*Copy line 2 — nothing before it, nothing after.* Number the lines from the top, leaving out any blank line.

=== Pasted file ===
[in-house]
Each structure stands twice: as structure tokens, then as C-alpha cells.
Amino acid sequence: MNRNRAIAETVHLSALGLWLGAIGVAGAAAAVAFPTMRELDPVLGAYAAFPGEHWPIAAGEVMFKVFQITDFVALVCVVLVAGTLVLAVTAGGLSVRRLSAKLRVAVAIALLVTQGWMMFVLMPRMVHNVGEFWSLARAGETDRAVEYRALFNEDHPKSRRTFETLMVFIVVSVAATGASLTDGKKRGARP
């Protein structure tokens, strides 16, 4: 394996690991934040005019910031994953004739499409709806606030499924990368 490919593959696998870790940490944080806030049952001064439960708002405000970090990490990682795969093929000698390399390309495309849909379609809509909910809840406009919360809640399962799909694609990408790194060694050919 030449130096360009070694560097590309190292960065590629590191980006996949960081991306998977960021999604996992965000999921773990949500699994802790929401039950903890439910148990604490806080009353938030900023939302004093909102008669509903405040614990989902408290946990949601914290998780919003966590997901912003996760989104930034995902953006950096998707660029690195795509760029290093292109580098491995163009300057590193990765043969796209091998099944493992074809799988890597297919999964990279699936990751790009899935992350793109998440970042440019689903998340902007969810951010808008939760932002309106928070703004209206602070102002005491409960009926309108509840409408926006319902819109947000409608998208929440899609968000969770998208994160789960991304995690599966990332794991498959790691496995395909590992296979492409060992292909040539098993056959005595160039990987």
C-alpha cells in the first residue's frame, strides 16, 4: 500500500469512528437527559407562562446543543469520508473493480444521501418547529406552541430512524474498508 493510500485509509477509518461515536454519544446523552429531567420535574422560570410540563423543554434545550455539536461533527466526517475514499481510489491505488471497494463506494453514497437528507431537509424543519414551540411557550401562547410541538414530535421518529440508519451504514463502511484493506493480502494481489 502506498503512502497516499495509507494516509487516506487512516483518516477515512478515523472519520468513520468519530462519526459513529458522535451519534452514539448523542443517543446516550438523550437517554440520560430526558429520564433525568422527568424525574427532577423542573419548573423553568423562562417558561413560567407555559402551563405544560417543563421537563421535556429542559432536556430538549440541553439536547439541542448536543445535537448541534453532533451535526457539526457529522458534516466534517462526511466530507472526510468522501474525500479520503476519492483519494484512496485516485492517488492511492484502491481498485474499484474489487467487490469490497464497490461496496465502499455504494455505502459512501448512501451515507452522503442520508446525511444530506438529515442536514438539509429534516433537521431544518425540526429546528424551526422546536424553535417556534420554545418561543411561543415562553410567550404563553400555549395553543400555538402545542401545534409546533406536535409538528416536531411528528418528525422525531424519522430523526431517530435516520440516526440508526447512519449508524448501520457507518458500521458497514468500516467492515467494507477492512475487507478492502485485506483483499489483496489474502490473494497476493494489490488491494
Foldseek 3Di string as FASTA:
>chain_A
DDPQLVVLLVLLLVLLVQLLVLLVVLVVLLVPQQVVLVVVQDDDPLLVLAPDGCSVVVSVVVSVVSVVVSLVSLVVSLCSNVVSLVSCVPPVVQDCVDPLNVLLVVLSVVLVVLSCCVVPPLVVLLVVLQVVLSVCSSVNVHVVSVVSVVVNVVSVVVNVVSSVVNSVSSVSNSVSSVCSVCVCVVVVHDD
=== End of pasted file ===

Each structure stands twice: as structure tokens, then as C-alpha cells.